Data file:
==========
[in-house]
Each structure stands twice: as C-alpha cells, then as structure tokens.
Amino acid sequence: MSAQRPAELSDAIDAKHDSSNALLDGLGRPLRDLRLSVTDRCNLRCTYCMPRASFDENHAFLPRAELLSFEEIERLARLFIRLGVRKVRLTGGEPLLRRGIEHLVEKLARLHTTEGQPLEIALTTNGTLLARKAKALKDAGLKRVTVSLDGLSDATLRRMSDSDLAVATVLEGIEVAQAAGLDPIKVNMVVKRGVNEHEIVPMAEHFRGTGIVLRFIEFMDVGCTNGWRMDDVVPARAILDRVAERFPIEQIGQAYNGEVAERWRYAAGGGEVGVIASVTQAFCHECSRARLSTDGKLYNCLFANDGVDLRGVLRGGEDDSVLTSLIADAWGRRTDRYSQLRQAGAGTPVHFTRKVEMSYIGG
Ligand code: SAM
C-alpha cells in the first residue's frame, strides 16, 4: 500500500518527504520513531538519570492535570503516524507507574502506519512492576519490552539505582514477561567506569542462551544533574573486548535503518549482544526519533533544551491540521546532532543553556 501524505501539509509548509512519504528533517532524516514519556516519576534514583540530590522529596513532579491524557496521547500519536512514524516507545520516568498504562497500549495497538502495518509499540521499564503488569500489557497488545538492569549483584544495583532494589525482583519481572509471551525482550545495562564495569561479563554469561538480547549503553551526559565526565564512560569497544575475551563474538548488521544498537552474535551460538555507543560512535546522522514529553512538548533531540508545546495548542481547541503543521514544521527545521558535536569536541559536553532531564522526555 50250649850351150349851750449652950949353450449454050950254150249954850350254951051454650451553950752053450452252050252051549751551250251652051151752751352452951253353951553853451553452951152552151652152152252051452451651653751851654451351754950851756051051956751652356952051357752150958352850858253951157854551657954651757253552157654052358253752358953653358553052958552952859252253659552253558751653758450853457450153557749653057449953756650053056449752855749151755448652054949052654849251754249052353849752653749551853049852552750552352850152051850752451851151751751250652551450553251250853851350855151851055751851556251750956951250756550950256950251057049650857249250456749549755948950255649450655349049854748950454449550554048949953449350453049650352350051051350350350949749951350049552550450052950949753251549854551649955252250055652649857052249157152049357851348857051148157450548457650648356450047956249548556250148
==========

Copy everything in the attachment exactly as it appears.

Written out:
[in-house]
Each structure stands twice: as C-alpha cells, then as structure tokens.
Amino acid sequence: MSAQRPAELSDAIDAKHDSSNALLDGLGRPLRDLRLSVTDRCNLRCTYCMPRASFDENHAFLPRAELLSFEEIERLARLFIRLGVRKVRLTGGEPLLRRGIEHLVEKLARLHTTEGQPLEIALTTNGTLLARKAKALKDAGLKRVTVSLDGLSDATLRRMSDSDLAVATVLEGIEVAQAAGLDPIKVNMVVKRGVNEHEIVPMAEHFRGTGIVLRFIEFMDVGCTNGWRMDDVVPARAILDRVAERFPIEQIGQAYNGEVAERWRYAAGGGEVGVIASVTQAFCHECSRARLSTDGKLYNCLFANDGVDLRGVLRGGEDDSVLTSLIADAWGRRTDRYSQLRQAGAGTPVHFTRKVEMSYIGG
Ligand code: SAM
C-alpha cells in the first residue's frame, strides 16, 4: 500500500518527504520513531538519570492535570503516524507507574502506519512492576519490552539505582514477561567506569542462551544533574573486548535503518549482544526519533533544551491540521546532532543553556 501524505501539509509548509512519504528533517532524516514519556516519576534514583540530590522529596513532579491524557496521547500519536512514524516507545520516568498504562497500549495497538502495518509499540521499564503488569500489557497488545538492569549483584544495583532494589525482583519481572509471551525482550545495562564495569561479563554469561538480547549503553551526559565526565564512560569497544575475551563474538548488521544498537552474535551460538555507543560512535546522522514529553512538548533531540508545546495548542481547541503543521514544521527545521558535536569536541559536553532531564522526555 50250649850351150349851750449652950949353450449454050950254150249954850350254951051454650451553950752053450452252050252051549751551250251652051151752751352452951253353951553853451553452951152552151652152152252051452451651653751851654451351754950851756051051956751652356952051357752150958352850858253951157854551657954651757253552157654052358253752358953653358553052958552952859252253659552253558751653758450853457450153557749653057449953756650053056449752855749151755448652054949052654849251754249052353849752653749551853049852552750552352850152051850752451851151751751250652551450553251250853851350855151851055751851556251750956951250756550950256950251057049650857249250456749549755948950255649450655349049854748950454449550554048949953449350453049650352350051051350350350949749951350049552550450052950949753251549854551649955252250055652649857052249157152049357851348857051148157450548457650648356450047956249548556250148